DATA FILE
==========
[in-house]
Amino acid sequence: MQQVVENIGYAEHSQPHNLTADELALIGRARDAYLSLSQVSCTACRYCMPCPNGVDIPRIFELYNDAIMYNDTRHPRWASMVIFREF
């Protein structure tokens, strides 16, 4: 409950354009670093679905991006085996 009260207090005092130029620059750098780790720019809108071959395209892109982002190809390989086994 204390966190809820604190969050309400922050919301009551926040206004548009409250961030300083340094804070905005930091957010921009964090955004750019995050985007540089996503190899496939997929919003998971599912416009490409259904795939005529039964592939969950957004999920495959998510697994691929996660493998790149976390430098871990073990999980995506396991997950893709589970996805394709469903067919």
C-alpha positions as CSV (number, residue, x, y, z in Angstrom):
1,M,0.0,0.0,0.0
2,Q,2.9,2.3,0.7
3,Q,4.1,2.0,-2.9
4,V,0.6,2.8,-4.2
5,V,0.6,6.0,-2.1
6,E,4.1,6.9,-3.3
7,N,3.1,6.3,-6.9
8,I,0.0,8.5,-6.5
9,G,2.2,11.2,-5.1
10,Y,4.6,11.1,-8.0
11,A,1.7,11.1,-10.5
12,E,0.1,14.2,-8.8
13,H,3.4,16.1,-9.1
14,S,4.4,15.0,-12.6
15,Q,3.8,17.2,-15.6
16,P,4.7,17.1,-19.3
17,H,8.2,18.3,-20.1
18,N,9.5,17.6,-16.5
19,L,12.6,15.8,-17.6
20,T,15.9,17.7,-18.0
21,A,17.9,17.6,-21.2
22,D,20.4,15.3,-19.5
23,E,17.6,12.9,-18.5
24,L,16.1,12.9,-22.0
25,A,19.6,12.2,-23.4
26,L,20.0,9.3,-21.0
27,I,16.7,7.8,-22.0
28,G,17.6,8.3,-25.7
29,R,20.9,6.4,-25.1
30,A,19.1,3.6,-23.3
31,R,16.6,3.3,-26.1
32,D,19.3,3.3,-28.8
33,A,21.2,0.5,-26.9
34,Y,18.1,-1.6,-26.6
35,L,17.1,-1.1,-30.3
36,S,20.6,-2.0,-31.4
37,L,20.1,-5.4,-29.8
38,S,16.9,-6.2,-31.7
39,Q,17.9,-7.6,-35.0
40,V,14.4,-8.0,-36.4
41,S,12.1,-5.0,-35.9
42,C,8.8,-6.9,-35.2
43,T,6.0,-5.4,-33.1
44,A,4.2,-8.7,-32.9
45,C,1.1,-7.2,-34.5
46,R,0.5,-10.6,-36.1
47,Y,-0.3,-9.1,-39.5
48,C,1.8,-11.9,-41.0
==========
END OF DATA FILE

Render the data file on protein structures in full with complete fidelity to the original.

[in-house]
Amino acid sequence: MQQVVENIGYAEHSQPHNLTADELALIGRARDAYLSLSQVSCTACRYCMPCPNGVDIPRIFELYNDAIMYNDTRHPRWASMVIFREF
């Protein structure tokens, strides 16, 4: 409950354009670093679905991006085996 009260207090005092130029620059750098780790720019809108071959395209892109982002190809390989086994 204390966190809820604190969050309400922050919301009551926040206004548009409250961030300083340094804070905005930091957010921009964090955004750019995050985007540089996503190899496939997929919003998971599912416009490409259904795939005529039964592939969950957004999920495959998510697994691929996660493998790149976390430098871990073990999980995506396991997950893709589970996805394709469903067919």
C-alpha positions as CSV (number, residue, x, y, z in Angstrom):
1,M,0.0,0.0,0.0
2,Q,2.9,2.3,0.7
3,Q,4.1,2.0,-2.9
4,V,0.6,2.8,-4.2
5,V,0.6,6.0,-2.1
6,E,4.1,6.9,-3.3
7,N,3.1,6.3,-6.9
8,I,0.0,8.5,-6.5
9,G,2.2,11.2,-5.1
10,Y,4.6,11.1,-8.0
11,A,1.7,11.1,-10.5
12,E,0.1,14.2,-8.8
13,H,3.4,16.1,-9.1
14,S,4.4,15.0,-12.6
15,Q,3.8,17.2,-15.6
16,P,4.7,17.1,-19.3
17,H,8.2,18.3,-20.1
18,N,9.5,17.6,-16.5
19,L,12.6,15.8,-17.6
20,T,15.9,17.7,-18.0
21,A,17.9,17.6,-21.2
22,D,20.4,15.3,-19.5
23,E,17.6,12.9,-18.5
24,L,16.1,12.9,-22.0
25,A,19.6,12.2,-23.4
26,L,20.0,9.3,-21.0
27,I,16.7,7.8,-22.0
28,G,17.6,8.3,-25.7
29,R,20.9,6.4,-25.1
30,A,19.1,3.6,-23.3
31,R,16.6,3.3,-26.1
32,D,19.3,3.3,-28.8
33,A,21.2,0.5,-26.9
34,Y,18.1,-1.6,-26.6
35,L,17.1,-1.1,-30.3
36,S,20.6,-2.0,-31.4
37,L,20.1,-5.4,-29.8
38,S,16.9,-6.2,-31.7
39,Q,17.9,-7.6,-35.0
40,V,14.4,-8.0,-36.4
41,S,12.1,-5.0,-35.9
42,C,8.8,-6.9,-35.2
43,T,6.0,-5.4,-33.1
44,A,4.2,-8.7,-32.9
45,C,1.1,-7.2,-34.5
46,R,0.5,-10.6,-36.1
47,Y,-0.3,-9.1,-39.5
48,C,1.8,-11.9,-41.0